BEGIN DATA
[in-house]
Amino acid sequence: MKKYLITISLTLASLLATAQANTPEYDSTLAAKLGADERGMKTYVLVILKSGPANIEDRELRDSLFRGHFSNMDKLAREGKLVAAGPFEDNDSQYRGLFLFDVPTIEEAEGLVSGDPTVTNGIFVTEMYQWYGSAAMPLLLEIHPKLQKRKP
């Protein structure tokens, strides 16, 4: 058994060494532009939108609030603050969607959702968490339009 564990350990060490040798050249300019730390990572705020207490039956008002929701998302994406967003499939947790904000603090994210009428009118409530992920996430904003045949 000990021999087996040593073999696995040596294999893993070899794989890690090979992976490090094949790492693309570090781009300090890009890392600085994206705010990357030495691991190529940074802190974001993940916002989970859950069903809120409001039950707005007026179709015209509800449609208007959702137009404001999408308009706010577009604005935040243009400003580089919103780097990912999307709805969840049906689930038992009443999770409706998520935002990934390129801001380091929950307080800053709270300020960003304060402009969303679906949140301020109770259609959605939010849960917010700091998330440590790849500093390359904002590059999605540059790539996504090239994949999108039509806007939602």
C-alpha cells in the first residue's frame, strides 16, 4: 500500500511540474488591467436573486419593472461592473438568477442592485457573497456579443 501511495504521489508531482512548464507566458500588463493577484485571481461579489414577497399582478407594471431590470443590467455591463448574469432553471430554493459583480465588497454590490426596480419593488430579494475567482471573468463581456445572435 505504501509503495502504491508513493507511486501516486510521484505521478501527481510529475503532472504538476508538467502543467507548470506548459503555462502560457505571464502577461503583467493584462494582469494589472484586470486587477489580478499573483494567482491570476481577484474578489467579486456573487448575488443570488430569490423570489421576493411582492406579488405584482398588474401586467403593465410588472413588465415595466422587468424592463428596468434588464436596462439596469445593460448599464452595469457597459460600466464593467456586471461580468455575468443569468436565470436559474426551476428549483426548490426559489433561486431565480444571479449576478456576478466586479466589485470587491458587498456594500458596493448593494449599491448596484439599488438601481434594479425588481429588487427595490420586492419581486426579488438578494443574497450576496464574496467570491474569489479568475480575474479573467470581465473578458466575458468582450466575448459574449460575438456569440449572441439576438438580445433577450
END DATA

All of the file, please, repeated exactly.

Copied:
[in-house]
Amino acid sequence: MKKYLITISLTLASLLATAQANTPEYDSTLAAKLGADERGMKTYVLVILKSGPANIEDRELRDSLFRGHFSNMDKLAREGKLVAAGPFEDNDSQYRGLFLFDVPTIEEAEGLVSGDPTVTNGIFVTEMYQWYGSAAMPLLLEIHPKLQKRKP
């Protein structure tokens, strides 16, 4: 058994060494532009939108609030603050969607959702968490339009 564990350990060490040798050249300019730390990572705020207490039956008002929701998302994406967003499939947790904000603090994210009428009118409530992920996430904003045949 000990021999087996040593073999696995040596294999893993070899794989890690090979992976490090094949790492693309570090781009300090890009890392600085994206705010990357030495691991190529940074802190974001993940916002989970859950069903809120409001039950707005007026179709015209509800449609208007959702137009404001999408308009706010577009604005935040243009400003580089919103780097990912999307709805969840049906689930038992009443999770409706998520935002990934390129801001380091929950307080800053709270300020960003304060402009969303679906949140301020109770259609959605939010849960917010700091998330440590790849500093390359904002590059999605540059790539996504090239994949999108039509806007939602």
C-alpha cells in the first residue's frame, strides 16, 4: 500500500511540474488591467436573486419593472461592473438568477442592485457573497456579443 501511495504521489508531482512548464507566458500588463493577484485571481461579489414577497399582478407594471431590470443590467455591463448574469432553471430554493459583480465588497454590490426596480419593488430579494475567482471573468463581456445572435 505504501509503495502504491508513493507511486501516486510521484505521478501527481510529475503532472504538476508538467502543467507548470506548459503555462502560457505571464502577461503583467493584462494582469494589472484586470486587477489580478499573483494567482491570476481577484474578489467579486456573487448575488443570488430569490423570489421576493411582492406579488405584482398588474401586467403593465410588472413588465415595466422587468424592463428596468434588464436596462439596469445593460448599464452595469457597459460600466464593467456586471461580468455575468443569468436565470436559474426551476428549483426548490426559489433561486431565480444571479449576478456576478466586479466589485470587491458587498456594500458596493448593494449599491448596484439599488438601481434594479425588481429588487427595490420586492419581486426579488438578494443574497450576496464574496467570491474569489479568475480575474479573467470581465473578458466575458468582450466575448459574449460575438456569440449572441439576438438580445433577450